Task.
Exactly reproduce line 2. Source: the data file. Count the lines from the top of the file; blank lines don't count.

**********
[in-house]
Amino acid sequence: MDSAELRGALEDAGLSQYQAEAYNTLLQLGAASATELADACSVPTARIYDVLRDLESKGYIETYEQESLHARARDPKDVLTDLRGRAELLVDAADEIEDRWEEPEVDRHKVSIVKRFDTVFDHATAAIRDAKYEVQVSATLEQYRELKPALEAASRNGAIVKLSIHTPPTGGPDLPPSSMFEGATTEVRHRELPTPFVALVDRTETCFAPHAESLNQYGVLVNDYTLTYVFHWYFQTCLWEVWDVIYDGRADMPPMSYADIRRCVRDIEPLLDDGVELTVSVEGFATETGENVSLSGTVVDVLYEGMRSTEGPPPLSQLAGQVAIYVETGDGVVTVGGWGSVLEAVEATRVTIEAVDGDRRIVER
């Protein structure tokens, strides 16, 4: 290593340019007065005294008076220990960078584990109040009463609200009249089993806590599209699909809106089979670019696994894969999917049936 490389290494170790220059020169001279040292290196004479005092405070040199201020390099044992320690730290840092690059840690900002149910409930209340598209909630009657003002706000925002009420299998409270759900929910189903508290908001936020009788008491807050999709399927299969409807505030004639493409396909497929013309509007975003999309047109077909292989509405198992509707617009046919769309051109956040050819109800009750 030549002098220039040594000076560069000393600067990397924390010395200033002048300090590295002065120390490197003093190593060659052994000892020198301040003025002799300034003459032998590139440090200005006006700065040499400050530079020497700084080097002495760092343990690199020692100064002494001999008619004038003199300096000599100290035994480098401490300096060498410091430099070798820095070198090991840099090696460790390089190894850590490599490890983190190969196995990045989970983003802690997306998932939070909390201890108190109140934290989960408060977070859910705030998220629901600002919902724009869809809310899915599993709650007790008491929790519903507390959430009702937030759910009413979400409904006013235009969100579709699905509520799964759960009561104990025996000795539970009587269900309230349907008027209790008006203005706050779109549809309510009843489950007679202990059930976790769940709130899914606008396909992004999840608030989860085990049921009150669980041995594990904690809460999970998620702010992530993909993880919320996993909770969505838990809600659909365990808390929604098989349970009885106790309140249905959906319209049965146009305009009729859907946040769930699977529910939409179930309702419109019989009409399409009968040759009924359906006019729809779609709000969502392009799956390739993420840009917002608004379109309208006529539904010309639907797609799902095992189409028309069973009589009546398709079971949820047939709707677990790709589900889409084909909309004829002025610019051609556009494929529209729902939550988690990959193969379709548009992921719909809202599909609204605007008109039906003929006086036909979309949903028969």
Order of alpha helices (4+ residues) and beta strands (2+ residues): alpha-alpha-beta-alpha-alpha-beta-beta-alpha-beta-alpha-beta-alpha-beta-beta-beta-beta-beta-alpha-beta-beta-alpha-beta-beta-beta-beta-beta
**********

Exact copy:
Amino acid sequence: MDSAELRGALEDAGLSQYQAEAYNTLLQLGAASATELADACSVPTARIYDVLRDLESKGYIETYEQESLHARARDPKDVLTDLRGRAELLVDAADEIEDRWEEPEVDRHKVSIVKRFDTVFDHATAAIRDAKYEVQVSATLEQYRELKPALEAASRNGAIVKLSIHTPPTGGPDLPPSSMFEGATTEVRHRELPTPFVALVDRTETCFAPHAESLNQYGVLVNDYTLTYVFHWYFQTCLWEVWDVIYDGRADMPPMSYADIRRCVRDIEPLLDDGVELTVSVEGFATETGENVSLSGTVVDVLYEGMRSTEGPPPLSQLAGQVAIYVETGDGVVTVGGWGSVLEAVEATRVTIEAVDGDRRIVER